Richmond Fontaine

You Can't Go Back If There's Nothing to Go Back To

by Eric Risch

17 March 2016

An Americana capstone, artists present and future should aspire to reach the heights of Richmond Fontaine's You Can’t Go Back If There’s Nothing to Go Back To.
 
cover art

Richmond Fontaine

You Can’t Go Back If There’s Nothing to Go Back To

(Fluff and Gravy / Decor)
US: 18 Mar 2016
UK: 18 Mar 2016

Stories. Tales told when old friends reconvene. Victories embellished with each telling; defeats disregarded or their blows lessened by time. Rare is the story that remains raw and unflinching amongst friends. Those who’ve followed Oregon’s Richmond Fontaine over the course of the band’s two-decade history know there are no diamonds to be unearthed from Willy Vlautin’s vignettes of hardscrabble souls. Chronicling those on society’s fringe, Vlautin presents only lumps of coal prescribed as plain truth.

Five years removed from 2011’s The High Country, the band laid dormant as founding member Dave Harding relocated to Denmark while Vlautin released his fourth novel (2014’s The Free) and two albums with new band the Delines. Returning for a final bow, You Can’t Go Back If There’s Nothing to Go Back To marks the end of the road for Richmond Fontaine.

Eking out blurred hours and blended days, the characters inhabiting You Can’t Go Back are those worn down by the burden of freedom that is the American West. Frequenting strip clubs, racetracks and dive bars from Portland to Tulsa, they have no place to call their own. No more present to society at large than dust and dirt, the narrator of “I Got Off the Bus” recalls, “I woke up to see a policeman standing over me / I told him I didn’t mean to run out on everything / He said he didn’t care / As long as I got out of there.” Walking ghosts, they too are haunted by the grit of the past as on “I Can’t Black It Out If I Wake Up and Remember”, a guided tour through the old neighborhood of one’s upbringing where memories of the dead unfurl without provocation. Asking, “Is this all there is? / Is this what life is?”, the wandering narrator of the existential “A Night in the City” comes to realize he is beyond edification, his “one night rebellion” proving fruitless without his wife for the lonely only exist amongst themselves.

For those lucky enough to find companionship—not necessarily love—the road to the present has endured a potholed past. Whether proffering a stand-in bird as on the absurd “Wake Up Ray” or pleading “Just don’t run out on me while I’m sleeping” on the half-hearted sales job of “Don’t Skip Out on Me”, the lonely must stick together. Understanding such low depths, the scarred antagonist of “Whitey and Me” is given a pass, the song’s narrator noting, “Never seen the reason why to kick someone / Who’s so torn up inside.” Passing no judgment and withholding denouement, Vlautin’s dirty realism serves as poetry for the damned for the siblings of “Three Brothers Roll Into Town” who wait out their cast dies while the question of “Do you think an easy run will find me?” posed on the closing piano coda “Easy Run” is already predetermined.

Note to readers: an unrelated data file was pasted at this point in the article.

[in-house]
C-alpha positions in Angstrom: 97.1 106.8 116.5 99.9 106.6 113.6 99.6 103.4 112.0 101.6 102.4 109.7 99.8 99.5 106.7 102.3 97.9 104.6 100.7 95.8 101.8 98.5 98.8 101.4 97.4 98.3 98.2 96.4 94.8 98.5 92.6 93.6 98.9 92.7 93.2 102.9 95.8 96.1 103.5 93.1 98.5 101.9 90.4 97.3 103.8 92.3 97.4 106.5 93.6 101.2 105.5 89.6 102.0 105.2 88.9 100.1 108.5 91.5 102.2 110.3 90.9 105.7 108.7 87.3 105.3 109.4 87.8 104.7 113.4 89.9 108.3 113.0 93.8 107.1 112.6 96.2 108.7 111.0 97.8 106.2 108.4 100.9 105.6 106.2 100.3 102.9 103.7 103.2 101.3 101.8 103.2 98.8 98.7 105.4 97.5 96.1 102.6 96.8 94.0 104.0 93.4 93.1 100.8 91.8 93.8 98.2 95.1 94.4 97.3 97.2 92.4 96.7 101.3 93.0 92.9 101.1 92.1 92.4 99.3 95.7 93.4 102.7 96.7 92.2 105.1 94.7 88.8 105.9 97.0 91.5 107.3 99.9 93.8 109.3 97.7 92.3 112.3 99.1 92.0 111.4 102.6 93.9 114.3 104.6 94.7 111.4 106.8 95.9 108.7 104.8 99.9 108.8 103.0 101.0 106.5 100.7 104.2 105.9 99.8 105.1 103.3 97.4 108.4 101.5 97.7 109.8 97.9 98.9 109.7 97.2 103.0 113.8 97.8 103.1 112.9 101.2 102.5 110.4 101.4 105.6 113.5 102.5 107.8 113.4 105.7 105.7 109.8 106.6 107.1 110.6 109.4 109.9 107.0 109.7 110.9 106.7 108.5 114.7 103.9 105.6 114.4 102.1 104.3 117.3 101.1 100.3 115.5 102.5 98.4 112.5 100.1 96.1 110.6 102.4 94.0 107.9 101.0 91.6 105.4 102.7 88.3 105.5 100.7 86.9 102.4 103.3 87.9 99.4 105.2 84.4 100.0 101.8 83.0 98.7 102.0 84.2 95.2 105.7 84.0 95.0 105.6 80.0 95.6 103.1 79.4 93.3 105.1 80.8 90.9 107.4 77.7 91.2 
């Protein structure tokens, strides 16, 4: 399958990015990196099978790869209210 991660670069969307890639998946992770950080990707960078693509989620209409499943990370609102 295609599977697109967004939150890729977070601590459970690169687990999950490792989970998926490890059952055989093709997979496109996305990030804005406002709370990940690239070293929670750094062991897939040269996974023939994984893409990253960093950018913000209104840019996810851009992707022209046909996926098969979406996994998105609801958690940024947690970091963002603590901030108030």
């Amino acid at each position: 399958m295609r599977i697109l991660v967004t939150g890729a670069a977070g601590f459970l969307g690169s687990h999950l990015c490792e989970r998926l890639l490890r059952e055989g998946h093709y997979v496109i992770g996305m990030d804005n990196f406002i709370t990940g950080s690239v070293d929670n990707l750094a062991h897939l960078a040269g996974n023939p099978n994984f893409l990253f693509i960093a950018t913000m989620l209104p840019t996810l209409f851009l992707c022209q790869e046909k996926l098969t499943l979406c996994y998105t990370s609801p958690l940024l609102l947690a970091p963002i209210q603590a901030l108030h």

Vlautin’s sifted pan approach to storytelling has served him well, documenting only that which is discarded. Yet, the songs of Richmond Fontaine would only be unadorned words on paper were it not for Vlautin’s current band mates Dan Eccles, Sean Oldham, Freddy Trujillo and a revolving cast of players, including Jenny Conlee-Drizos (Decemberists) and former members Harding and multi-instrumentalist Paul Brainard shading in dark corners on the calling-it-quits jam “Tapped Out in Tulsa” or throwing consequence to the wind on the staggering “Let’s Hit One More Place”. Serving as mood pieces, instrumentals such as “Leaving Bev’s Miners Club at Dawn” and “The Blind Horse” are commonplace on Richmond Fontaine albums; while evoking spirit and sense of place, it’s Brainard’s sweeping pedal steel that accents Vlautin’s crackling voice on “Don’t Skip Out on Me” while his trumpet bolsters the rapid-fire crescendo of “Two Friends Lost at Sea”. Bereft of structures that framed prior albums such as The High Country, Thirteen Cities and Post to Wire, familiar drifters and apparitions occupy bar stools at the loose ends of You Can’t Go Back If There’s Nothing to Go Back To.

A last musical dinner shared by like-minded friends, Richmond Fontaine has never sounded more at peace. While Vlautin’s characters may never come close to grasping the brass ring of life, the band’s final reading approaches perfection; an Americana capstone, artists present and future should aspire to reach the heights of You Can’t Go Back If There’s Nothing to Go Back To.

You Can’t Go Back If There’s Nothing to Go Back To

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